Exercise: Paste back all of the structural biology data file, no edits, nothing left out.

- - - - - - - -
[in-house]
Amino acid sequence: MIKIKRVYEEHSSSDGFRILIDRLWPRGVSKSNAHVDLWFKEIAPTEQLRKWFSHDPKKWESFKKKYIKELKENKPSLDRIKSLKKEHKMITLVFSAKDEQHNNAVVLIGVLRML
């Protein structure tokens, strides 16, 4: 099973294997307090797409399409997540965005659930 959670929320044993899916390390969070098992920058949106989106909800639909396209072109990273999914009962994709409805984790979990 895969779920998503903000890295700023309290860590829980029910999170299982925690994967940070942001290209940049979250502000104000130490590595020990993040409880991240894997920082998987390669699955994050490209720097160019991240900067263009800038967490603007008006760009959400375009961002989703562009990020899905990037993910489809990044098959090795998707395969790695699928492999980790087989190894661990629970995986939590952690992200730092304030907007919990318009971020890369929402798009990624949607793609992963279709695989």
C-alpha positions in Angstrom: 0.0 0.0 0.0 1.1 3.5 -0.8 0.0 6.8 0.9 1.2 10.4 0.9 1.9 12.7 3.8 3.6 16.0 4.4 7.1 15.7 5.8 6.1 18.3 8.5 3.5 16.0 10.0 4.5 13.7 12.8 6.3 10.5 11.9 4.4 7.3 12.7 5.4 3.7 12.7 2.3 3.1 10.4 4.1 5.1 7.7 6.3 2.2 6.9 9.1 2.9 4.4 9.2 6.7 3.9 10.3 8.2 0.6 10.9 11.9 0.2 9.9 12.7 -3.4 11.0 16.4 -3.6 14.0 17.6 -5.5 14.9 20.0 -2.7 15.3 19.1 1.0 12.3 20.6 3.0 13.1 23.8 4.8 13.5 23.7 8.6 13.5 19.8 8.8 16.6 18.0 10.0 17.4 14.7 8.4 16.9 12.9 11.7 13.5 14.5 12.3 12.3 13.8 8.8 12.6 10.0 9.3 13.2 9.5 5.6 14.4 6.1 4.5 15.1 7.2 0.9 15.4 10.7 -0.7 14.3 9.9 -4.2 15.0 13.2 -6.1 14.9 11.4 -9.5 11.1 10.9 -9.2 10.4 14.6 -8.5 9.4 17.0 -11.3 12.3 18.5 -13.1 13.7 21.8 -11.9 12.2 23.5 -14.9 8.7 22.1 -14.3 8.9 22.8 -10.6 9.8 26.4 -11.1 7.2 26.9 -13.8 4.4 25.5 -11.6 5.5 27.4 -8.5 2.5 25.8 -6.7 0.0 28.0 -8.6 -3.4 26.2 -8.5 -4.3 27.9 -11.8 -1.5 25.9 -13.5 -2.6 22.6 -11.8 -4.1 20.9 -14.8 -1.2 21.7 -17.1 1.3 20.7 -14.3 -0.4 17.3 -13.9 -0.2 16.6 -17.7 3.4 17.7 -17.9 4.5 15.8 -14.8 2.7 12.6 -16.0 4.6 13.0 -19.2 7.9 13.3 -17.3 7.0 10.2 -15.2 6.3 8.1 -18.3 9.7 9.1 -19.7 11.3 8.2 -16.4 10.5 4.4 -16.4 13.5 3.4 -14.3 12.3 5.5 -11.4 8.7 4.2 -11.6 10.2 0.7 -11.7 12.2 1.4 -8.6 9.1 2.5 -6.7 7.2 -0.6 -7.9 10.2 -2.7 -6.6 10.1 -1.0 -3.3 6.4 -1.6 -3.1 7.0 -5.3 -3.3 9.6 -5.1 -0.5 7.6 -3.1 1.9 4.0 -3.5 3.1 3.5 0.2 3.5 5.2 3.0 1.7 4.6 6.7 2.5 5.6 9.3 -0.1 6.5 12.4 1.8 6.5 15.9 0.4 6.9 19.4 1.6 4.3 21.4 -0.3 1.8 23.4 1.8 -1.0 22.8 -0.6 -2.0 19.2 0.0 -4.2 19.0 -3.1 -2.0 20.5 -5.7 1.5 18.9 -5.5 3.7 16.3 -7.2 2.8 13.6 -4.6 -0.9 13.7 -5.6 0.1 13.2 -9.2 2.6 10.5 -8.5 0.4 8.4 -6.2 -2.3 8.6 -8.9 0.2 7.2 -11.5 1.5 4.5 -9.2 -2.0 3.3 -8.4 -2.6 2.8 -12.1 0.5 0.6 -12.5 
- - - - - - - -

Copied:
[in-house]
Amino acid sequence: MIKIKRVYEEHSSSDGFRILIDRLWPRGVSKSNAHVDLWFKEIAPTEQLRKWFSHDPKKWESFKKKYIKELKENKPSLDRIKSLKKEHKMITLVFSAKDEQHNNAVVLIGVLRML
């Protein structure tokens, strides 16, 4: 099973294997307090797409399409997540965005659930 959670929320044993899916390390969070098992920058949106989106909800639909396209072109990273999914009962994709409805984790979990 895969779920998503903000890295700023309290860590829980029910999170299982925690994967940070942001290209940049979250502000104000130490590595020990993040409880991240894997920082998987390669699955994050490209720097160019991240900067263009800038967490603007008006760009959400375009961002989703562009990020899905990037993910489809990044098959090795998707395969790695699928492999980790087989190894661990629970995986939590952690992200730092304030907007919990318009971020890369929402798009990624949607793609992963279709695989």
C-alpha positions in Angstrom: 0.0 0.0 0.0 1.1 3.5 -0.8 0.0 6.8 0.9 1.2 10.4 0.9 1.9 12.7 3.8 3.6 16.0 4.4 7.1 15.7 5.8 6.1 18.3 8.5 3.5 16.0 10.0 4.5 13.7 12.8 6.3 10.5 11.9 4.4 7.3 12.7 5.4 3.7 12.7 2.3 3.1 10.4 4.1 5.1 7.7 6.3 2.2 6.9 9.1 2.9 4.4 9.2 6.7 3.9 10.3 8.2 0.6 10.9 11.9 0.2 9.9 12.7 -3.4 11.0 16.4 -3.6 14.0 17.6 -5.5 14.9 20.0 -2.7 15.3 19.1 1.0 12.3 20.6 3.0 13.1 23.8 4.8 13.5 23.7 8.6 13.5 19.8 8.8 16.6 18.0 10.0 17.4 14.7 8.4 16.9 12.9 11.7 13.5 14.5 12.3 12.3 13.8 8.8 12.6 10.0 9.3 13.2 9.5 5.6 14.4 6.1 4.5 15.1 7.2 0.9 15.4 10.7 -0.7 14.3 9.9 -4.2 15.0 13.2 -6.1 14.9 11.4 -9.5 11.1 10.9 -9.2 10.4 14.6 -8.5 9.4 17.0 -11.3 12.3 18.5 -13.1 13.7 21.8 -11.9 12.2 23.5 -14.9 8.7 22.1 -14.3 8.9 22.8 -10.6 9.8 26.4 -11.1 7.2 26.9 -13.8 4.4 25.5 -11.6 5.5 27.4 -8.5 2.5 25.8 -6.7 0.0 28.0 -8.6 -3.4 26.2 -8.5 -4.3 27.9 -11.8 -1.5 25.9 -13.5 -2.6 22.6 -11.8 -4.1 20.9 -14.8 -1.2 21.7 -17.1 1.3 20.7 -14.3 -0.4 17.3 -13.9 -0.2 16.6 -17.7 3.4 17.7 -17.9 4.5 15.8 -14.8 2.7 12.6 -16.0 4.6 13.0 -19.2 7.9 13.3 -17.3 7.0 10.2 -15.2 6.3 8.1 -18.3 9.7 9.1 -19.7 11.3 8.2 -16.4 10.5 4.4 -16.4 13.5 3.4 -14.3 12.3 5.5 -11.4 8.7 4.2 -11.6 10.2 0.7 -11.7 12.2 1.4 -8.6 9.1 2.5 -6.7 7.2 -0.6 -7.9 10.2 -2.7 -6.6 10.1 -1.0 -3.3 6.4 -1.6 -3.1 7.0 -5.3 -3.3 9.6 -5.1 -0.5 7.6 -3.1 1.9 4.0 -3.5 3.1 3.5 0.2 3.5 5.2 3.0 1.7 4.6 6.7 2.5 5.6 9.3 -0.1 6.5 12.4 1.8 6.5 15.9 0.4 6.9 19.4 1.6 4.3 21.4 -0.3 1.8 23.4 1.8 -1.0 22.8 -0.6 -2.0 19.2 0.0 -4.2 19.0 -3.1 -2.0 20.5 -5.7 1.5 18.9 -5.5 3.7 16.3 -7.2 2.8 13.6 -4.6 -0.9 13.7 -5.6 0.1 13.2 -9.2 2.6 10.5 -8.5 0.4 8.4 -6.2 -2.3 8.6 -8.9 0.2 7.2 -11.5 1.5 4.5 -9.2 -2.0 3.3 -8.4 -2.6 2.8 -12.1 0.5 0.6 -12.5 